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Summary 1: Al Pacino stars as Tony Montana, an exiled Cuban criminal who goes to work for Miami drug lord Robert Loggia. Montana rises to the top of Florida's crime chain, appropriating Loggia's cokehead mistress (Michelle Pfeiffer) in the process. Howard Hawks' "X Marks the Spot" motif in depicting the story line's many murders is dispensed with in the 1983 Scarface; instead, we are inundated with blood by the bucketful, especially in the now-infamous buzz saw scene. One carry-over from the original Scarface is Tony Montana's incestuous yearnings for his sister Gina (Mary Elizabeth Mastrantonio). The screenplay for the 1983 Scarface was written by Oliver Stone. Hal Erickson, All Movie Guide

Summary 2:Two-bit Cuban hood Tony Montana (Pacino) lies his way into the US, where he and his friend Manny (Stephen Bauer) soon enter the world of crime. They murder a political figure for drug dealer Frank Lopez (Robert Loggia) to get their green cards and are soon on his payroll. Tony's elimination of rival Colombian drug dealers gives him a more prominent role in the organization. His duties include serving as chauffeur to Lopez's beautiful but cocaine-addicted wife, Elvira (Michelle Pfeiffer). Tony's other female obsession is his sister Gina (Mary Elizabeth Mastrantonio). Tony's feelings for his sister are a bit on the incestuous side, and he dominates the girl, refusing to let her date. After a bad business deal and an argument over Elvira, Lopez attempts to have Tony killed. After killing the assassins, Tony murders Lopez, marries Elvira, and becomes the most powerful drug lord in Florida. The problems really begin to multiply then: Manny secretly dates Gina (though warned not to), Elvira has become increasingly zombie-like, and Tony's money is not earning the interest it should be. Moreover, he also has become a selfish, paranoid drug addict.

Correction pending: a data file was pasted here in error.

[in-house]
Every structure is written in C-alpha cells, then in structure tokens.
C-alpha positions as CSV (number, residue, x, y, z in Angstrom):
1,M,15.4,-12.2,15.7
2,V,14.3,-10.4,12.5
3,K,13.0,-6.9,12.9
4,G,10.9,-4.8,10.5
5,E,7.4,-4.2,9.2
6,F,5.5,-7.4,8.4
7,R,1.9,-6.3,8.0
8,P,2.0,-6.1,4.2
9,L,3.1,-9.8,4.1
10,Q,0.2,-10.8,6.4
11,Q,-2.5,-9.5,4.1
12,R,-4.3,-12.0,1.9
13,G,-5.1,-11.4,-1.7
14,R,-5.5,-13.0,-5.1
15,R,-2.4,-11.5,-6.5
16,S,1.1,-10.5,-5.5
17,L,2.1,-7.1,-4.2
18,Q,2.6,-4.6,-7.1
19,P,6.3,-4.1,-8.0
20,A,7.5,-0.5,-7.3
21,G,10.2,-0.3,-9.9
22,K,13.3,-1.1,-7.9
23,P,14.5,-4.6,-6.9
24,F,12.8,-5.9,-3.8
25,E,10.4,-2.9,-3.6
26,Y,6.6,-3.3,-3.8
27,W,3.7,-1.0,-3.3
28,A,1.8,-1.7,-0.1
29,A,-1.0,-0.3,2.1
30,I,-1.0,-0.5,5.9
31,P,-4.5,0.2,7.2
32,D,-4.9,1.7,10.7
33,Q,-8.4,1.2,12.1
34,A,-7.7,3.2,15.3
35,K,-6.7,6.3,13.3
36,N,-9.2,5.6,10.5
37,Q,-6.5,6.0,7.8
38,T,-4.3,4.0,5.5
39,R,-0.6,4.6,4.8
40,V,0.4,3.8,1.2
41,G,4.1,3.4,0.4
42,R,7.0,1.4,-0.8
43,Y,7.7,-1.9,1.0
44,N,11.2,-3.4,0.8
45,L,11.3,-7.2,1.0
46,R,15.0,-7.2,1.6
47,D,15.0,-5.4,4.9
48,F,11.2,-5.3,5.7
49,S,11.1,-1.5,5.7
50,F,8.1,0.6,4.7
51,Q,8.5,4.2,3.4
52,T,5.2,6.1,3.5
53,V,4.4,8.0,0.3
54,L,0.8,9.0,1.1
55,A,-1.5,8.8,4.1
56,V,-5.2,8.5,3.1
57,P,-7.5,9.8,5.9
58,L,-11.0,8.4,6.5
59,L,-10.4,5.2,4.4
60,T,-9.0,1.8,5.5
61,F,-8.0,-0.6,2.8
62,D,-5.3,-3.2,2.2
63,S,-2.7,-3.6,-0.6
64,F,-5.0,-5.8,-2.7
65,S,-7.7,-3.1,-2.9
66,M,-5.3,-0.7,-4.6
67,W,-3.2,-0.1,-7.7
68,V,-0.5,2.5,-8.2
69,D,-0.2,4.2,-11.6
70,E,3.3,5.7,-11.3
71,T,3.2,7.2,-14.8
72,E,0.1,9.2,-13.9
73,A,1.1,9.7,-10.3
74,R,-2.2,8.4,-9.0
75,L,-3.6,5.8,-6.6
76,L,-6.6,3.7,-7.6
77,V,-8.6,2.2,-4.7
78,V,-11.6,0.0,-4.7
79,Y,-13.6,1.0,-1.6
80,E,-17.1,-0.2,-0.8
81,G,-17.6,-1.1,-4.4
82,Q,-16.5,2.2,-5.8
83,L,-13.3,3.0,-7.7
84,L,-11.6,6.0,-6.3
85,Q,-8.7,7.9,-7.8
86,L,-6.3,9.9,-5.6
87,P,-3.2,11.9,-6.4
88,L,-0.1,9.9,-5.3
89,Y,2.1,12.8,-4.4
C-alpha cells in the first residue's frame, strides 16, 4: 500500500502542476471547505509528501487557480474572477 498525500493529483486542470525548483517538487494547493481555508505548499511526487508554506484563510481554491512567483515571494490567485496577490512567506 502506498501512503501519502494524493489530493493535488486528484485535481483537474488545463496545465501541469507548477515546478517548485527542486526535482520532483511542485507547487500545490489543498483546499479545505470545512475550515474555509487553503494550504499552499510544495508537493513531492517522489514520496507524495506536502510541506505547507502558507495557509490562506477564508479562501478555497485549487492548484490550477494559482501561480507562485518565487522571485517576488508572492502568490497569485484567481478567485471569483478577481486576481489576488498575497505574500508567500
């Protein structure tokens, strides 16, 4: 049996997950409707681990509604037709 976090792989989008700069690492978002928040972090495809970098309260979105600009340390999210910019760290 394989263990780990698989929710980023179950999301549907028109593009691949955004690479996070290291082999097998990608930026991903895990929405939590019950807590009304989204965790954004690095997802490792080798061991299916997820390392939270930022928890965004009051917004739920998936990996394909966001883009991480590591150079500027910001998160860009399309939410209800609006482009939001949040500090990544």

Infinitely quotable and more than a little cartoonish, Brian De Palma's update of Howard Hawks' seminal gangster film revels in its freedom to be larger than life. A work as akin to pop art as any other form, it reworks the crime melodrama in bold, primary colors, mostly blood red. Attracting a great deal of attention for its violence at the time of its release, the controversy overshadowed the fact that everything in the film ran to extremes, including Pacino's performance, the director's visual style (which found him almost reverting to The Fury mode), the dialogue (from a script co-written by Oliver Stone), and most importantly the themes. Scarface focuses on words like "crime" and "America," then lets itself run wild with the associations. That a classically American rise-and-fall story forms the heart of the film is its simplest and best irony. The experience will probably be thrilling to some, particularly those already enthusiastic about De Palma's work, and extremely off-putting to others. Tony Montana may not be an appealing character with which to spend nearly three hours, but there's little chance of forgetting the experience. Keith Phipps, All Movie Guide

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